What can I say that is positive? Maybe Tony Klinger was faced with a cheaply shot live movie and felt the need to liven it up with something extra? To be fair, all those people who took part in the cameo sequences probably tried their best with what they were given; not all the dancing was so inept. Maybe the inclusion of the war footage (Vietnam?) was seen as a bold move intended to inject some provocation into what could be seen as an overly happy event? Maybe someone who thought they were being avant-garde did the editing? Maybe the budget was prohibitive? Who knows? The sound is not bad for a live performance, a little muddy perhaps, but since I was probably in the studio when that was mixed, I can only blame myself (you can only work with what you’ve got!).

What I did see that made me smile were the performances of the musicians and singers, all of whom put their best into it and gave such life to the songs. In keeping with the musical climate of the time we stretched some of the songs almost to breaking point with extended jams. I was touched at the camaraderie, the nervous smiles, the spontaneity, and the genuine good vibes coming from the packed Albert Hall. Oh, but I was looking at an event that touched my heart over thirty years ago and here it was touched again today. I found myself with a tear in my eye for times past, when possible futures were yet to be, and dreams were fresh. One of dreams was surely that this event be documented in a far better way than this.

Finally the credits rolled (rather shakily) and I was amazed to see that not only was there no mention of my name (although, to be fair I do get one in the opening credits) but inexplicably the only musicians that do get their dues are Jon Lord and Eddie Jobson, along with "Fancy". I mean, great as they undoubtedly are, why single them out and ignore the rest? For a live concert recording I would have thought that a full list of all the performers would have been mandatory. It was a revelation to see Jon Lord, Tony Ashton, David Coverdale, Glenn Hughes, Ian Gillan, John Gustafson, Eddie Jobson, John Lawton, Eddie Hardin and myself all on the same stage on the same night - quite a feat, even for those days. Making it all work was the impeccable professionalism and superb musicianship of Fancy - Mo Foster on bass, Ray Fenwick on guitar and Les Binks on drums - along with Chris Karan and Mark Nauseef on percussion. Mickey Lee Soule (looking impossibly young and handsome), Earl Jordan, Al Matthews, Neil Lancaster (whose performance of Harlequin Hare was sadly not used), Helen Chapelle, Liza Strike, Barry St.John and my then wife Judi Kuhl, all put in sterling performances. And last but by no means least, the really well known stars that saved the day, Vincent Price and Twiggy. Both were professional to the core and equally nice with it. The nameless members of the orchestra and choir, conducted by the unbelievably unflappable Del Newman, all deserve but don’t get a place above the caterers, drivers, etc. who do get a name check. (Talking of name checks, it would have been appropriate, since this project has no doubt been sanctioned by DP’s old management, to spell Jon Lord’s name correctly on the packaging!)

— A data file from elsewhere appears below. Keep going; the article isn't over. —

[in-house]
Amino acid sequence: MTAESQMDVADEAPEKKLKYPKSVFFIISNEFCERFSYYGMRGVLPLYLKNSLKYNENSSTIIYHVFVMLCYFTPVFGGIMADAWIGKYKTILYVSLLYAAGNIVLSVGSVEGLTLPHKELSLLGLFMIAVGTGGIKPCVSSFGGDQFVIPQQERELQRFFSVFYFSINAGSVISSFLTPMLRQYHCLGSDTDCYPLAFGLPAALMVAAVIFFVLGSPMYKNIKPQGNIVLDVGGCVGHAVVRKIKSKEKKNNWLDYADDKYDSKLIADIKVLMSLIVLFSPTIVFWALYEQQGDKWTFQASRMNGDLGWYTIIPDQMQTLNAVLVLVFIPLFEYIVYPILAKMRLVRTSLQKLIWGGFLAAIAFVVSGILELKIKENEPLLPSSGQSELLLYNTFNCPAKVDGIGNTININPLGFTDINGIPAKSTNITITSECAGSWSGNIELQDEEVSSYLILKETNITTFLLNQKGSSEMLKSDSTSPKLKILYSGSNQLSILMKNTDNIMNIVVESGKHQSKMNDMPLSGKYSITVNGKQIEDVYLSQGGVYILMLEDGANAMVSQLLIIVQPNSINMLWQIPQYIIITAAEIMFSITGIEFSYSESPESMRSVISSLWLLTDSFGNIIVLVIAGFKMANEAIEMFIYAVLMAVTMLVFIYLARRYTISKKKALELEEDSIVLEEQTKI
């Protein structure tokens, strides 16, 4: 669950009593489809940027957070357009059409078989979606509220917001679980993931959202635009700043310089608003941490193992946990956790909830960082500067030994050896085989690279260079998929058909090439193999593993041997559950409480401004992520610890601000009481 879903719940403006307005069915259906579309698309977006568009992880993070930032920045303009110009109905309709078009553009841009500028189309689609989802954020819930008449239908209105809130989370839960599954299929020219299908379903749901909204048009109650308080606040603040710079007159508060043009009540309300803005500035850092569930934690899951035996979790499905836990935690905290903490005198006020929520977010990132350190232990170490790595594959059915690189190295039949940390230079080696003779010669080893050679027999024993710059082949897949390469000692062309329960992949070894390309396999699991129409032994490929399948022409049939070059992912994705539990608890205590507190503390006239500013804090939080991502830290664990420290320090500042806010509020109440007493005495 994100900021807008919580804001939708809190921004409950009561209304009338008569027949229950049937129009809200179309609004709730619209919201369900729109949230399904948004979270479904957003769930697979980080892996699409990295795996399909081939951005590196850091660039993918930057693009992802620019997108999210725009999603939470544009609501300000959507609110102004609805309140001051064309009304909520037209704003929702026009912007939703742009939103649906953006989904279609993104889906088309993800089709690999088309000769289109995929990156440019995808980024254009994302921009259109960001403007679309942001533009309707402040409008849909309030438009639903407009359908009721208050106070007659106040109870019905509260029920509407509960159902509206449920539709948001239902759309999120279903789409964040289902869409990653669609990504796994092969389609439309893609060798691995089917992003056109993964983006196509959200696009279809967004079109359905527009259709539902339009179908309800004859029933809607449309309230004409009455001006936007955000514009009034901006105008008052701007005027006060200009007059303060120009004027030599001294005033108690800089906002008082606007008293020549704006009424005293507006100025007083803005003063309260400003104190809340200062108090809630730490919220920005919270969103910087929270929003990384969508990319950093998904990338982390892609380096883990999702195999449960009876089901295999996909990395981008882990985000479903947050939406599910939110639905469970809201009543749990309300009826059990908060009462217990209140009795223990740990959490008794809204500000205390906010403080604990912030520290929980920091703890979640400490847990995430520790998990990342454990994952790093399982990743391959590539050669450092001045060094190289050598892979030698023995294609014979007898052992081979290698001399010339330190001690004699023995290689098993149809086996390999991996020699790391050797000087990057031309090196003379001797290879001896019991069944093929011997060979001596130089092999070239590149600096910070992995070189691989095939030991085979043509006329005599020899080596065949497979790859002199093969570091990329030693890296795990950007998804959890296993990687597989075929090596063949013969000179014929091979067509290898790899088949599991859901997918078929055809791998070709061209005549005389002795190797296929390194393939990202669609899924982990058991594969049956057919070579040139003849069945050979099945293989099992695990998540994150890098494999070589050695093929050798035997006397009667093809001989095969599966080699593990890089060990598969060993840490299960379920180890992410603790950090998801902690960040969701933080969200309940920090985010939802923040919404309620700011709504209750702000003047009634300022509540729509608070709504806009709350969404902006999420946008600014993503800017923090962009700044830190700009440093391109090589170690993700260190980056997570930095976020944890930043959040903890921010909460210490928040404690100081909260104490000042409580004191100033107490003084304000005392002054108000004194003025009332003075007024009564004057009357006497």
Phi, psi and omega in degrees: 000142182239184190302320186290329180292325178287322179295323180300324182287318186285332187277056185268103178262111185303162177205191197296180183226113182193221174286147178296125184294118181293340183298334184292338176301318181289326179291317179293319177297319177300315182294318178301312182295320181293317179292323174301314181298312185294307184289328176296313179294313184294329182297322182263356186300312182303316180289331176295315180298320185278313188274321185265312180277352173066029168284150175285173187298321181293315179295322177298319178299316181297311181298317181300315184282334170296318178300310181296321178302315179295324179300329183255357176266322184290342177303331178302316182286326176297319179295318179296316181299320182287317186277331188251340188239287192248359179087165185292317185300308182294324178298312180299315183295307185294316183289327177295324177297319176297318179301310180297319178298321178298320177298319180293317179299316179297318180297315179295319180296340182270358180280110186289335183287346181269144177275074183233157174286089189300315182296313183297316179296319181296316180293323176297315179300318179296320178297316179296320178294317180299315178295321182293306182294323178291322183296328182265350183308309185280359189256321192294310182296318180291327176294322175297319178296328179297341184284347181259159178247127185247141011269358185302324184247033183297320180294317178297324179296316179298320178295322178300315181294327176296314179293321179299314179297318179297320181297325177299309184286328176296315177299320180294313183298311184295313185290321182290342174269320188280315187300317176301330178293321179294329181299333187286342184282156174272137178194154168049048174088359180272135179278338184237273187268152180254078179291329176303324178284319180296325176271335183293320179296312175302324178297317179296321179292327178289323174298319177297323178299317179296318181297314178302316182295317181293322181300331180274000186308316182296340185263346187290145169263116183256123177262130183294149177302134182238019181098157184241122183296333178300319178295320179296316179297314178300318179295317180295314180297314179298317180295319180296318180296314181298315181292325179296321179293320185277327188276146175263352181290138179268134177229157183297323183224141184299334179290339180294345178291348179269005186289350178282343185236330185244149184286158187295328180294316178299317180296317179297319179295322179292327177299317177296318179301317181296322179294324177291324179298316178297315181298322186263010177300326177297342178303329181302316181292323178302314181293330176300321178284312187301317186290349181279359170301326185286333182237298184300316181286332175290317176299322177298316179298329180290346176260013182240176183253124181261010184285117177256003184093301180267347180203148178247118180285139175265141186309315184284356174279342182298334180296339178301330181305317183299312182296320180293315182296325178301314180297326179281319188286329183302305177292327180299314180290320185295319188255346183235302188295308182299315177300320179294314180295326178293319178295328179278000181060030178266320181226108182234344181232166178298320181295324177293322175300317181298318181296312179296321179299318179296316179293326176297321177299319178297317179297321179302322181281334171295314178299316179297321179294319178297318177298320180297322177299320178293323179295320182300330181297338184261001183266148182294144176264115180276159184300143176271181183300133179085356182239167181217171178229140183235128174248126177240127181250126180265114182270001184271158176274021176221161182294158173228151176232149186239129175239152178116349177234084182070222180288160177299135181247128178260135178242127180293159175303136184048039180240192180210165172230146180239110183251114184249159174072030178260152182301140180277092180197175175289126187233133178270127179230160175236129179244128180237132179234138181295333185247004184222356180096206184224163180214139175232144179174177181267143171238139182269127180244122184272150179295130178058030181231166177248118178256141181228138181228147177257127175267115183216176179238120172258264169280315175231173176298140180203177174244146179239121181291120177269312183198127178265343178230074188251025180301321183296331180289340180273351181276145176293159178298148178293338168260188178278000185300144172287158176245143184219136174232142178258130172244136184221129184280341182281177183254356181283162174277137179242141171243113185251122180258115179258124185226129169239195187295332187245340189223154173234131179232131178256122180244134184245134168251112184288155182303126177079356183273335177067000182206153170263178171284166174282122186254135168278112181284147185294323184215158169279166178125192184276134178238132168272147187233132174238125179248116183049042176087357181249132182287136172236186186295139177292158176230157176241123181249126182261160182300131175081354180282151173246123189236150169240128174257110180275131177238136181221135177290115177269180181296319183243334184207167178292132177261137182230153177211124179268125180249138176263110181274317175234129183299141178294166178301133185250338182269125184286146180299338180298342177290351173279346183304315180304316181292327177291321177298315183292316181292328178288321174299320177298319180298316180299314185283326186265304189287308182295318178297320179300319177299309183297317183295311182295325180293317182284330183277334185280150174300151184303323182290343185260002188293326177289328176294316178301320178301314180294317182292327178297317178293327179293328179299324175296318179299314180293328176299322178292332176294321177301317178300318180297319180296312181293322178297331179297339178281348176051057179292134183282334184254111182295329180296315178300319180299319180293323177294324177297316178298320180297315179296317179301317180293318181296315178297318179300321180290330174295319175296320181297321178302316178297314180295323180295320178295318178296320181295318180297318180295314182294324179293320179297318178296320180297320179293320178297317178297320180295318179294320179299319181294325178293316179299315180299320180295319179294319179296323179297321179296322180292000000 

The movie thankfully never received a wide release and mercifully seemed to fade away. Well, it’s back! From time to time I have ventured my negative feelings about it to anyone who would listen and I’m sorry (or possibly relieved) to say that those feelings of disappointment and wasted opportunity have not changed. It’s possible, if not likely, that this DVD is merely a catalog item of little or no importance in the scheme of things and therefore no effort was put into it - and I shouldn’t be complaining. Should you feel the need to investigate further then do so, but don’t expect me to be happy about it. And have some alcohol handy.

The Butterfly Ball album is something that I am very proud of, and the concert was undoubtedly one of the best nights of my life, but the movie does it no justice. One day, and I hope I live long enough to see it; there will be a proper movie. I believe it has a future. I can imagine how one of the big digital animators would deliver it - the marvelous illustrations coming to mind-boggling life - the music updated and clear - and a more coherent storyline that could entrance all ages. It could also be a Broadway-type musical along the lines of The Lion King or Cats - all it would take is lots of money. So, if there’s anyone out there who has a large disposable fortune and a few thousand employees willing to work for a few years, then please get in touch. I would love that.